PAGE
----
It is important, I think, to define what is going on and what is out there in the market regarding trigger email marketing, behavioural email and remarketing, phrases thrown around and often confused but which have key differences.

I want to hazard some definitions of these terms, and of course I am open to having these challenged…

All businesses pinch vogue terms and use them to describe what they do. The bigger the issue and phrase, the more companies try to ride the bandwagon.

‘CRM’ was the classic example. I wonder how many people out there thought they understood what it meant until before seemingly every supplier in the market place twisted it and applied it to describe what they did!

1) Trigger email marketing. Triggers are emails that are automated to respond to an event. For instance, someone completing a registration form can instantly receive a ‘thank you for signing up’ trigger or if they abandon a basket, an email is triggered to that person to encourage them to complete the purchase.

Triggers are straightforward. To allow the trigger to be sent, an individual needs to be signed into their account at the time in order to identify the individual’s email address. CSM platforms have trigger facilities and most web analytics businesses provide facilities to link visitor information to your email service provider.

2) Remarketing is the phrase lent to the process of sending a second email to web visitors driven to the site directly from an email. This process is enabled by the fact that the site’s web analytics picks up the visitor information from the email tag which allows for an email to be sent to that individual.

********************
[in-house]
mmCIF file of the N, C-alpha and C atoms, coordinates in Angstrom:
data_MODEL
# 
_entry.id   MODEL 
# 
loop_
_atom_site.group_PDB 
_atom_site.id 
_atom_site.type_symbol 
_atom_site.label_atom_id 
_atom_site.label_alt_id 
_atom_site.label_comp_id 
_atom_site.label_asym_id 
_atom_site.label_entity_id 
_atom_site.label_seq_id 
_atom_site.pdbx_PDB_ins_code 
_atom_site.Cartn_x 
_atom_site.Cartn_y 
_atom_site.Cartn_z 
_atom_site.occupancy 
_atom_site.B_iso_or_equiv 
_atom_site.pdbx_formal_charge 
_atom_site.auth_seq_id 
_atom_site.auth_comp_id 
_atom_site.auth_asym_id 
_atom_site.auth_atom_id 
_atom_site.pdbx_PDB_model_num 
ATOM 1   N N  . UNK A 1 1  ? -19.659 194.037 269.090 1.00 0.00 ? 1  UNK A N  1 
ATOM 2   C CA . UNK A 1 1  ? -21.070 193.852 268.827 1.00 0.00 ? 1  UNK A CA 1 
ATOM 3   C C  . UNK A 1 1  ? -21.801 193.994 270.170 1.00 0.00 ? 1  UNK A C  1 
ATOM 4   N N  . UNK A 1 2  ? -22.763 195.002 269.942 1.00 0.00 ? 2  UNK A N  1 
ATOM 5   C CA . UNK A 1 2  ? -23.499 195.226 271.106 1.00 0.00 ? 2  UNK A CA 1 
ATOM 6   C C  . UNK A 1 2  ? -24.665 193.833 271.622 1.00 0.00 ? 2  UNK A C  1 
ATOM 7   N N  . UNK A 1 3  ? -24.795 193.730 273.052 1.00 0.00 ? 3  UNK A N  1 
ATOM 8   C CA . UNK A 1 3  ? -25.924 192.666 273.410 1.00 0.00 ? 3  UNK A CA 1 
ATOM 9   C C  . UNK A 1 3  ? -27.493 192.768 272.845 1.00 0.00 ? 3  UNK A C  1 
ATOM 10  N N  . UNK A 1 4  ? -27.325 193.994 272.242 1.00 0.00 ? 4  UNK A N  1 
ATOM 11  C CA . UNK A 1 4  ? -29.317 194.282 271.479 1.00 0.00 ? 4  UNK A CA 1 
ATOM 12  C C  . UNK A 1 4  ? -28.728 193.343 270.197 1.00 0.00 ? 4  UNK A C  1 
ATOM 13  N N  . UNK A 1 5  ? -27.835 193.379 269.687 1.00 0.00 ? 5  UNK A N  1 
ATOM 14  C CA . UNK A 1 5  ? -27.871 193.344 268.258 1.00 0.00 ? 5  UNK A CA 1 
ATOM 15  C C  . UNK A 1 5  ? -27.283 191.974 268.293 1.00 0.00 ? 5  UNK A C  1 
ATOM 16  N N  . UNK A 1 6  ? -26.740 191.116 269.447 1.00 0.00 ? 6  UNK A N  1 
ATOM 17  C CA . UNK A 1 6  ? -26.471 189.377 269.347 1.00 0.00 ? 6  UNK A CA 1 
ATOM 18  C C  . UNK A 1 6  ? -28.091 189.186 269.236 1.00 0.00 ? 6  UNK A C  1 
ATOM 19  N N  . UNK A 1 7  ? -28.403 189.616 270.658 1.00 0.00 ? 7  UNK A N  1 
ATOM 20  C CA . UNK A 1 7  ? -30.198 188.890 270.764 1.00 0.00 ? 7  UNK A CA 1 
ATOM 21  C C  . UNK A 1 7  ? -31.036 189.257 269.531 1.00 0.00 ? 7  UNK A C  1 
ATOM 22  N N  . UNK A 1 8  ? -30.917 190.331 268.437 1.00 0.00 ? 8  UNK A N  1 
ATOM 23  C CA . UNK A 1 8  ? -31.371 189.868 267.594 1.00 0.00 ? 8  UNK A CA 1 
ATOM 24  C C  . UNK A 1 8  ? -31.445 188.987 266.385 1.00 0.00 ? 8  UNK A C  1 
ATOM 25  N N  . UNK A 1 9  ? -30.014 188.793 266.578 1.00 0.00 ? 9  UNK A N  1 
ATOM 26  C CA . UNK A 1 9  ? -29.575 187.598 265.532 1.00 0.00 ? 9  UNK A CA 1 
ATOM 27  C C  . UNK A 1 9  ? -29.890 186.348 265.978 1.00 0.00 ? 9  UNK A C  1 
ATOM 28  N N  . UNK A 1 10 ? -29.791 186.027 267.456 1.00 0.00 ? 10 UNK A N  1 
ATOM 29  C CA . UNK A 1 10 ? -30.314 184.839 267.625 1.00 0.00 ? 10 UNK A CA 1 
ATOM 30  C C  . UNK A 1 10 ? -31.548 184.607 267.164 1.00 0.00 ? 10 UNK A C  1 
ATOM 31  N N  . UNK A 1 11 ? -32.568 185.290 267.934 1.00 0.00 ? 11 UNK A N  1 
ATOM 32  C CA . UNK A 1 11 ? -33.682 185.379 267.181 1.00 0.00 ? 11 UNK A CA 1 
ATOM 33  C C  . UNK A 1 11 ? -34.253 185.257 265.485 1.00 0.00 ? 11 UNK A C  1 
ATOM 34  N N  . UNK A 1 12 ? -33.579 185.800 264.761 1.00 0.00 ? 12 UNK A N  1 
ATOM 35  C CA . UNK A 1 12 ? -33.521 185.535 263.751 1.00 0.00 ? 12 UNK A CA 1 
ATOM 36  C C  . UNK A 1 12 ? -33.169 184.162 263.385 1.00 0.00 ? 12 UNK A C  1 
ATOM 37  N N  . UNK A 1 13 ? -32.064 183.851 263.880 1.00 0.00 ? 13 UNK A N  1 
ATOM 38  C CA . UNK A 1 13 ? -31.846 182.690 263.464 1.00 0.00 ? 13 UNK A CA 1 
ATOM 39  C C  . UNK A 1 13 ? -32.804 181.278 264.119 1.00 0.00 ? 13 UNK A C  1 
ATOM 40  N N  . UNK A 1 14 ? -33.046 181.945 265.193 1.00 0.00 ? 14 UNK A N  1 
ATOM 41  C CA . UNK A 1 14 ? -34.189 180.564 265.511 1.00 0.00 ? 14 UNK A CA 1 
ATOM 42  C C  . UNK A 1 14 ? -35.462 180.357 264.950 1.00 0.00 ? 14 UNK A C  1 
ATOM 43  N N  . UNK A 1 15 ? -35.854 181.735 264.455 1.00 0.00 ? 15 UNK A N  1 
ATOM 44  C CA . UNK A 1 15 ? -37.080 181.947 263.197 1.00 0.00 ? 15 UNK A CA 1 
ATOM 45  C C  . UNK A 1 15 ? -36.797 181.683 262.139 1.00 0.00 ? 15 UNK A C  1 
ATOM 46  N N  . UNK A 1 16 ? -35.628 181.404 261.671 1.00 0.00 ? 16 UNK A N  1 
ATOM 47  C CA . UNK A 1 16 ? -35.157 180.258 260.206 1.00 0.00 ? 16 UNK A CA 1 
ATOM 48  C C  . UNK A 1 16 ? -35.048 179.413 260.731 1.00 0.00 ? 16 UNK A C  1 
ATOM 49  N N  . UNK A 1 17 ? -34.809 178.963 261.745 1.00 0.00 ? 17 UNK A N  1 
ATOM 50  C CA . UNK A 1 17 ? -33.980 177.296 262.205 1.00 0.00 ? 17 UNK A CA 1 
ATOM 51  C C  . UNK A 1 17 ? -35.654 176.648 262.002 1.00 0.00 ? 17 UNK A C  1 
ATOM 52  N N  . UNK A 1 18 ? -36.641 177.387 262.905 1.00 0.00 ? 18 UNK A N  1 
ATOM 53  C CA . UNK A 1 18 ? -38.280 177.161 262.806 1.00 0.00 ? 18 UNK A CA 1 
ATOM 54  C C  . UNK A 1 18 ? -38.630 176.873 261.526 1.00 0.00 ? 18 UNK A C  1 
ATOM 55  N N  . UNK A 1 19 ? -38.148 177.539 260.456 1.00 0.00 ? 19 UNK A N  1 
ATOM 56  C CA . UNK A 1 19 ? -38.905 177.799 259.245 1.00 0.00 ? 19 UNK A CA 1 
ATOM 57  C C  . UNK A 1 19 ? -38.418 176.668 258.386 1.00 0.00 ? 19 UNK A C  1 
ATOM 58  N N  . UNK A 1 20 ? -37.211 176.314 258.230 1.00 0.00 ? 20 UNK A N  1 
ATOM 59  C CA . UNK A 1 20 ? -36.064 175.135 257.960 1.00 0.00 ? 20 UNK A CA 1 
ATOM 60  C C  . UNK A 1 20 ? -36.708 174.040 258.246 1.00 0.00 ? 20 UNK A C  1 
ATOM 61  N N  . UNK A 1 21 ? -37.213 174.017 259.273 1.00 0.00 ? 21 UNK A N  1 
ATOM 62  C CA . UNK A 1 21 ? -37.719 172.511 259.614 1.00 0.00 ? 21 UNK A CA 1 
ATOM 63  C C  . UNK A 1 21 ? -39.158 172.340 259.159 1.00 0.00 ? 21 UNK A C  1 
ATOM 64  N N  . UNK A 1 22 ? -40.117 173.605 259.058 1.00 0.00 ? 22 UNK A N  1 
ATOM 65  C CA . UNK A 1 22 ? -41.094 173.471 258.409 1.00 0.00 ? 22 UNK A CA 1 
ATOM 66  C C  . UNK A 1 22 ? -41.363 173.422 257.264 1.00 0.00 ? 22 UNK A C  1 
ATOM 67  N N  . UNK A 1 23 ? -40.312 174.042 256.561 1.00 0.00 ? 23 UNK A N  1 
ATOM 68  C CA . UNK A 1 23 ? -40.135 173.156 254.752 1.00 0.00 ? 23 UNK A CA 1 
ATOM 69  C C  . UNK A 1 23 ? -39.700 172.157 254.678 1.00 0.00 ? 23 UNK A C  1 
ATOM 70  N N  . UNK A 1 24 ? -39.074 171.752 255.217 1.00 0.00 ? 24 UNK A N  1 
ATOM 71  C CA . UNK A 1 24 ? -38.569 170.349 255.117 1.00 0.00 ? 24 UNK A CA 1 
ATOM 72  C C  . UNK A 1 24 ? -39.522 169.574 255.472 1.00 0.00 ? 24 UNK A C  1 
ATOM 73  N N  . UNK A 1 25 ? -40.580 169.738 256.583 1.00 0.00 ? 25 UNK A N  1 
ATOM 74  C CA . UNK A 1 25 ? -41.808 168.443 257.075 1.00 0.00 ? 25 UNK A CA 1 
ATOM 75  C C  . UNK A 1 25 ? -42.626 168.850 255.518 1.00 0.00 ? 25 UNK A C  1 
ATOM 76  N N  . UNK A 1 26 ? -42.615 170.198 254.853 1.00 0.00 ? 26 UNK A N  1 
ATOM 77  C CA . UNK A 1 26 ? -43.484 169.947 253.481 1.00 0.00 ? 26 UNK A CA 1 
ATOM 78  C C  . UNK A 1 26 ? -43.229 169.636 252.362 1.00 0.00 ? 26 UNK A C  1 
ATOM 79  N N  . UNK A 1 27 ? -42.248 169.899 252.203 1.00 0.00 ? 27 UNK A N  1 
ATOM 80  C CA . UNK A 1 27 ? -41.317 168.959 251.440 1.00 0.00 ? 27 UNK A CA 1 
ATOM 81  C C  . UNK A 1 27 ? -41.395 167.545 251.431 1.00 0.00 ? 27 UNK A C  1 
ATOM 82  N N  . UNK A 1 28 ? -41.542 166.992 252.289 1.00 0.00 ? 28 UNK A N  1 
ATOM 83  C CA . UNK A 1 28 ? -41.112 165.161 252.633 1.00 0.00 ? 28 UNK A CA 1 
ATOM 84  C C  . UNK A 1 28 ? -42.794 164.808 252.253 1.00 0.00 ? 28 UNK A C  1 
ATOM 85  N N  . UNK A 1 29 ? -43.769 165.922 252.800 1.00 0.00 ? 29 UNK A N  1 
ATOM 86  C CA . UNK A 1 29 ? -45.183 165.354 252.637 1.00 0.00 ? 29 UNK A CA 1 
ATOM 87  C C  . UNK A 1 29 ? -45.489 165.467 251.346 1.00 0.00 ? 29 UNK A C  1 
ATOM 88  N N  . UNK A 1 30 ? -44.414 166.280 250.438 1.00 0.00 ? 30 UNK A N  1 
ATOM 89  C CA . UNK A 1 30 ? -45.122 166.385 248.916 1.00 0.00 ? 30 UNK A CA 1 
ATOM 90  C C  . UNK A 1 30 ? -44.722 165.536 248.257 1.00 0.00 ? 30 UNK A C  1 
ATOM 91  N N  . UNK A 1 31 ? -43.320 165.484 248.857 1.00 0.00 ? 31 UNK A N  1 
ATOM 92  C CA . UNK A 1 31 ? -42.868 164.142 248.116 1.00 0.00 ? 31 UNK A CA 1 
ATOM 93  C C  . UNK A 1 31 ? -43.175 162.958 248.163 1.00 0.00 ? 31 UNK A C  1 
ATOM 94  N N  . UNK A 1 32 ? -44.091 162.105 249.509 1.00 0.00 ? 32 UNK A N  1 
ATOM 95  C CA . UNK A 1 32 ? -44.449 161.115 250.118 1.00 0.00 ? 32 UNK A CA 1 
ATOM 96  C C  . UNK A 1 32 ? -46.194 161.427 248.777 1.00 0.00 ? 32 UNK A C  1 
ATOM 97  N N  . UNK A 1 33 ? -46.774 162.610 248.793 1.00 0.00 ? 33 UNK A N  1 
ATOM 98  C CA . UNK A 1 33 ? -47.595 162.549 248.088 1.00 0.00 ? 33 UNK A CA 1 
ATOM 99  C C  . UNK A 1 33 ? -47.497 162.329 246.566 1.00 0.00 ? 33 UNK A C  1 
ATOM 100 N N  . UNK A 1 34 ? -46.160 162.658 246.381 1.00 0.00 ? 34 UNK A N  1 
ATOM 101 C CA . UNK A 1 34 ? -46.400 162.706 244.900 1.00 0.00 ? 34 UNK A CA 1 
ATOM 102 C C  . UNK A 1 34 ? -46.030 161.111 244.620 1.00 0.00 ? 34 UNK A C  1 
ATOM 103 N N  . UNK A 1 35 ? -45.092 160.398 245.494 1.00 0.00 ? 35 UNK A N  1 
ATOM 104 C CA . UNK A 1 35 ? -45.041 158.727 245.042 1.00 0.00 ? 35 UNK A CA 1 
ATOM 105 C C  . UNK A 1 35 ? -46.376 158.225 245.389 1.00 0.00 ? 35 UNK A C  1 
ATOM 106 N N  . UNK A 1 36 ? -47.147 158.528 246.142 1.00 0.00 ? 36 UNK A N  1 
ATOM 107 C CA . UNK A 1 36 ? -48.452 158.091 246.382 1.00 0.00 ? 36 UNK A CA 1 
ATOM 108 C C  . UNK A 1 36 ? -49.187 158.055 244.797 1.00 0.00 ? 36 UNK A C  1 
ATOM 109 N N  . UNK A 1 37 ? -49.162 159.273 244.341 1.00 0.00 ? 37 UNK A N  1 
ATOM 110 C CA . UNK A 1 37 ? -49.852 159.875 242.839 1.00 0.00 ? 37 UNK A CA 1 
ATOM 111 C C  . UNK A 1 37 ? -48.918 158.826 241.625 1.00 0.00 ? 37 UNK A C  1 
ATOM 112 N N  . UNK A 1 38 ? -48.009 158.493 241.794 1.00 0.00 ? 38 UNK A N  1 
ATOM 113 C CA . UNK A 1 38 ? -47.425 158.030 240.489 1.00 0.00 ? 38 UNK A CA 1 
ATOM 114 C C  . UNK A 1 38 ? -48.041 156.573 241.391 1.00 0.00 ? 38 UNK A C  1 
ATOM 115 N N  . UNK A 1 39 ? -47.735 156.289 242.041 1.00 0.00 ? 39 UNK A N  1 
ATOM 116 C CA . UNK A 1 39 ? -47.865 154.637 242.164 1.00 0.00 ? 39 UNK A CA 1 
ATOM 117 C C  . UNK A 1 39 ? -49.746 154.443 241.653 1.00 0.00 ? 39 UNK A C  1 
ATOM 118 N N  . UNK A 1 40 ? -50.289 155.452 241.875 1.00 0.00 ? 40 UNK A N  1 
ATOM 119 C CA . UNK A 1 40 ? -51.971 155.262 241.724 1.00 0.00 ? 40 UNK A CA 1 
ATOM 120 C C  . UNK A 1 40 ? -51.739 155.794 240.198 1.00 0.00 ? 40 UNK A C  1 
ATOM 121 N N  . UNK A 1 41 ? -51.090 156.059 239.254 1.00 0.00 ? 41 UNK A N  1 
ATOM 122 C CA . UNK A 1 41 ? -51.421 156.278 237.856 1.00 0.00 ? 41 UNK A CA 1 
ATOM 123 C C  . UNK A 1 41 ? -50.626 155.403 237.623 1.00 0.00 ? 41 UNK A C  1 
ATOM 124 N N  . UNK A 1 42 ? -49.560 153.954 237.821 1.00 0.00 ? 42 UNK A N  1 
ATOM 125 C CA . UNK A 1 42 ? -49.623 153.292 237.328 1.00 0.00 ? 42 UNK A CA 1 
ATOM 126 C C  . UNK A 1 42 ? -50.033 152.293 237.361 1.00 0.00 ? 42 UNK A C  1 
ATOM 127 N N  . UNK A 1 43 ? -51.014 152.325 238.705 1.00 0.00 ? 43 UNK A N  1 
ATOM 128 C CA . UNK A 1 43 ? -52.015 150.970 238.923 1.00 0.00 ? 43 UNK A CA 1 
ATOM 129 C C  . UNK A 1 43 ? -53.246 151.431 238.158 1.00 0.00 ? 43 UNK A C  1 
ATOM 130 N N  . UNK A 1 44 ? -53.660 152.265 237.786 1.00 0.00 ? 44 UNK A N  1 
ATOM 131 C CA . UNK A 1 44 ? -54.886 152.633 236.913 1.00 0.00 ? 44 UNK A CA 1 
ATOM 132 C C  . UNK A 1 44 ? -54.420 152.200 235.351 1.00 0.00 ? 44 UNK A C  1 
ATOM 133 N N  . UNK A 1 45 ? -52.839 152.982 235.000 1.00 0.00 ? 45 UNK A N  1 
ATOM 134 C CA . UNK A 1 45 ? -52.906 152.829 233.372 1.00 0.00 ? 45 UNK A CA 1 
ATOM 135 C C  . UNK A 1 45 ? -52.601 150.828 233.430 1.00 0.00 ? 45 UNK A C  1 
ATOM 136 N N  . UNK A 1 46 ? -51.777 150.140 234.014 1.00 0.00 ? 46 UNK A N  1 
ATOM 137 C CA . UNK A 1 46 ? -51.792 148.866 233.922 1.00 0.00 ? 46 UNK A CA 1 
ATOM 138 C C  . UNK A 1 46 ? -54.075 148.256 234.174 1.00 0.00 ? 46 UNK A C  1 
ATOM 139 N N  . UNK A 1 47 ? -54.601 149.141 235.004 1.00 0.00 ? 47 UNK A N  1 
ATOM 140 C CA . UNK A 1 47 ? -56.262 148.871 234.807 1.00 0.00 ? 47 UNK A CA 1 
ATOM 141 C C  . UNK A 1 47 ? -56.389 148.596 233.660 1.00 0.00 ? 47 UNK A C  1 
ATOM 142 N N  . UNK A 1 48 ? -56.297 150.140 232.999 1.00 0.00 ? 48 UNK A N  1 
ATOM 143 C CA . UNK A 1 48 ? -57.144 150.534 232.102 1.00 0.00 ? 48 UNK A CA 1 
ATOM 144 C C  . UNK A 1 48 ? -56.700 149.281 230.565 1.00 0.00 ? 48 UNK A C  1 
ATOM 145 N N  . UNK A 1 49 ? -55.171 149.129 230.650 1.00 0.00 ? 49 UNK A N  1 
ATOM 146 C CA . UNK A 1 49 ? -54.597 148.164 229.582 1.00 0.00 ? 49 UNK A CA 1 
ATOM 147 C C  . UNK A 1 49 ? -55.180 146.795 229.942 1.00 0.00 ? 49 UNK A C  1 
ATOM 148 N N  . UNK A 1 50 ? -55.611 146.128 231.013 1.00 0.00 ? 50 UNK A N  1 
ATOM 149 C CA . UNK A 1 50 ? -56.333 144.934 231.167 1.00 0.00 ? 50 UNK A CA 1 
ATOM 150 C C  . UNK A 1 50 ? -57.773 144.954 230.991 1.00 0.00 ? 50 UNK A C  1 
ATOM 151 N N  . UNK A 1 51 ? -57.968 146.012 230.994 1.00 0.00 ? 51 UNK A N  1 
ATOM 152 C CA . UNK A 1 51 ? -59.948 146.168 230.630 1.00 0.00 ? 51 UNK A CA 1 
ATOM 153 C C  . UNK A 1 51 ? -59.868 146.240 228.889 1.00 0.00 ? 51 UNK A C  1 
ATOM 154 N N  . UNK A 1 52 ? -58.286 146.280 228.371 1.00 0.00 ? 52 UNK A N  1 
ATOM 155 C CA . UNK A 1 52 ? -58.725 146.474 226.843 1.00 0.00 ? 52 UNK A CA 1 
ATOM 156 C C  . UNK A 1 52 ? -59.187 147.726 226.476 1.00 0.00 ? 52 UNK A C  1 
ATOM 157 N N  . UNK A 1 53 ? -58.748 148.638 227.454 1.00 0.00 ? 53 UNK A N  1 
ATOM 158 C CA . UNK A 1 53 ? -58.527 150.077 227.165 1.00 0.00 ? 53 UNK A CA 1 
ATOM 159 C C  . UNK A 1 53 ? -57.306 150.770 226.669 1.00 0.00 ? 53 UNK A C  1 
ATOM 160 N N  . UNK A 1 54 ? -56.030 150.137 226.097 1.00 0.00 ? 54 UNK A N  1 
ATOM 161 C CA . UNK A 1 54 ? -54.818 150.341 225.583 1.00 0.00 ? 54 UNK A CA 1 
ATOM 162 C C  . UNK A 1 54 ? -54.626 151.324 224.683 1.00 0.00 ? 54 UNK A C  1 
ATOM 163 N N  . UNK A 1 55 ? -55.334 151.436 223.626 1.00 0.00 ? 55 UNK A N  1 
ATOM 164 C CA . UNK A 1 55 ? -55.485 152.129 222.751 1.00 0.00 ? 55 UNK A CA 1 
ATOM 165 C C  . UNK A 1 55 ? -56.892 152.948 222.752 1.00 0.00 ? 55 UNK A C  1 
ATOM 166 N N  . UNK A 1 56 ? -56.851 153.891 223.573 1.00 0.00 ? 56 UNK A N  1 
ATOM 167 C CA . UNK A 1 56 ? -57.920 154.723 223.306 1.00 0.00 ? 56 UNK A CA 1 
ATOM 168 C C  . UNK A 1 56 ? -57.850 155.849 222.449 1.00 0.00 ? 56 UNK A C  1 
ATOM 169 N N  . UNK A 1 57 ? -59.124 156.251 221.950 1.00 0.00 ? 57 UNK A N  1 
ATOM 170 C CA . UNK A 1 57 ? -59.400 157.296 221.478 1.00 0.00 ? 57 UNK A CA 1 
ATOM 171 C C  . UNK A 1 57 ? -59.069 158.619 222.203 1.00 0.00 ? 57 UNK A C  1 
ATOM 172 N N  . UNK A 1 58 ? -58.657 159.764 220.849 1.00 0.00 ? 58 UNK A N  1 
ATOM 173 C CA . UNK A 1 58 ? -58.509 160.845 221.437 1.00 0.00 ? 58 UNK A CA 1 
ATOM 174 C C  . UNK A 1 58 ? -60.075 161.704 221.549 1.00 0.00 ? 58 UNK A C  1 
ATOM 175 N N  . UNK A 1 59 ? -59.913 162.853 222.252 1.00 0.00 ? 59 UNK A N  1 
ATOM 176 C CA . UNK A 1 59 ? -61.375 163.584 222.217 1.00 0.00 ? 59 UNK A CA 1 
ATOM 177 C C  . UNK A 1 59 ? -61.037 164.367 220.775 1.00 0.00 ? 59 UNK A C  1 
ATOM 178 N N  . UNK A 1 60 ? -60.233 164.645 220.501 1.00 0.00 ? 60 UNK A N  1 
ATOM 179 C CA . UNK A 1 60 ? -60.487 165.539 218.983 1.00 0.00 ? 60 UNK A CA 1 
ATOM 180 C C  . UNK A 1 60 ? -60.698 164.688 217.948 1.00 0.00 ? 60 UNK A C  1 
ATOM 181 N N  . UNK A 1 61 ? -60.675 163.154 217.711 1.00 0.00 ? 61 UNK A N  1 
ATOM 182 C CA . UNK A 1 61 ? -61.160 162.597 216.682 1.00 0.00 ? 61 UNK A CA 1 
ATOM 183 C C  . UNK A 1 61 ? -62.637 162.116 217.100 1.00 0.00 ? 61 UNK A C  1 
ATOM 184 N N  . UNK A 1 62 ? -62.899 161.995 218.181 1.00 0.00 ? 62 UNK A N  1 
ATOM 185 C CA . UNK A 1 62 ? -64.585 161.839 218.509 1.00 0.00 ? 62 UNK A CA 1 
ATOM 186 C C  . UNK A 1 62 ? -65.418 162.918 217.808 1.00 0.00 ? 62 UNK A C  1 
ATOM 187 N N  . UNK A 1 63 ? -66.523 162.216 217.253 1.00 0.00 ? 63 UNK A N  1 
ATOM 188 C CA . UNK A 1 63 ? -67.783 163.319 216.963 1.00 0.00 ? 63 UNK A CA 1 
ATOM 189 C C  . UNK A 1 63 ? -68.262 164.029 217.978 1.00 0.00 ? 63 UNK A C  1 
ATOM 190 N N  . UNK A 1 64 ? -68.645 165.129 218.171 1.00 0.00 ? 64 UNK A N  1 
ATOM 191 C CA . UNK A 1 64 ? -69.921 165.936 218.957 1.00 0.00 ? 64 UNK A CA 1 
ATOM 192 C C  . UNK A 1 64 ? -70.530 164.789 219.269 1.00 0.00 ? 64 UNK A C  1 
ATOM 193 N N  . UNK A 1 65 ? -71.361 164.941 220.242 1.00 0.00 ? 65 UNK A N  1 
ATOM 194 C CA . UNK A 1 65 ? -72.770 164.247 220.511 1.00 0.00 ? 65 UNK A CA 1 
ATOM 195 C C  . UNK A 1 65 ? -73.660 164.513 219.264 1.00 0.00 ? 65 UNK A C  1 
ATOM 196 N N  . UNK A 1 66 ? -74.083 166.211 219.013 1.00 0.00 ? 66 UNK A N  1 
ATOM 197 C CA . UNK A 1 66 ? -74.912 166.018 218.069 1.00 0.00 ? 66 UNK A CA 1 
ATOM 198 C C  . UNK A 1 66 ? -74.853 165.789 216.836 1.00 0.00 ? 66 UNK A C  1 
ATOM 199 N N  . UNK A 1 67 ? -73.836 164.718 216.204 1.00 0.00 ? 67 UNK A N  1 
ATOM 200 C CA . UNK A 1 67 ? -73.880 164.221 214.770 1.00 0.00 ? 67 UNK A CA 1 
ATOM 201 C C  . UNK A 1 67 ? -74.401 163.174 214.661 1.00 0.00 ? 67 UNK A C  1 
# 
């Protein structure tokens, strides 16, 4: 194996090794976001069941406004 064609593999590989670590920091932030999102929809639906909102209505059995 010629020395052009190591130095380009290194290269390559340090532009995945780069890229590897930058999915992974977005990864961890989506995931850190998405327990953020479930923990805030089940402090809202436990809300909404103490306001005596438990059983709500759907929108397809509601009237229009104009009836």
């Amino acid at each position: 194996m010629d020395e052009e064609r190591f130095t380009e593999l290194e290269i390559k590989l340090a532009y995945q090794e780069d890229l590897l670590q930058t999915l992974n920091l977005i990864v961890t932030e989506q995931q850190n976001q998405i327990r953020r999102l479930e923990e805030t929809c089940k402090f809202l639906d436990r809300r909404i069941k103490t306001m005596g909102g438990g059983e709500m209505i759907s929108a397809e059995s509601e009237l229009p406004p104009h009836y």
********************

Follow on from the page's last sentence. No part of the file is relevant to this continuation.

The problem with this process is that it ignores individuals who come from any other media and therefore who do not have the email address as part of the tagged information. In my experience for most organisations the volume of traffic driven direct from email is less than 20% and can be as low as 3%. Which, of course, means that as much as 97% of the opportunity is spurned by this approach.

3) Behavioural email marketing is based on an online database that collects all web and email engagement information and can also be fed by offline behaviours and information. Thereby it automates and constructs emails based on recent web engagement information and indeed any other information available to the database.

The key is the fact that behavioural email marketing is driven by an online database that integrates web analytics and email data. So rather than just delivering a basket abandonment email about the specific product/s in the basket, the incentive to complete the basket may be to discount a separate product that the individual has browsed recently, for instance ‘Complete your basket and get this product 15% off’.

Behavioural strategies are based on the whole interaction with the customer or prospect as held in the database, and not simply the last event. Customer history, together with current engagement,is used to enable more relevant and timely automated emails.

In my opinion behavioural strategies have the long term edge for organisations that have a high reliance on email as a media for three primary reasons. Firstly, the reach of behavioural email is as much as 5 times the reach of remarketing and triggers.

Secondly, an online behavioural database will increase the relevance and thereby income of future emails and, finally behavioural strategies, that allow for dynamically driven automated email marketing, also minimise costs and human intervention.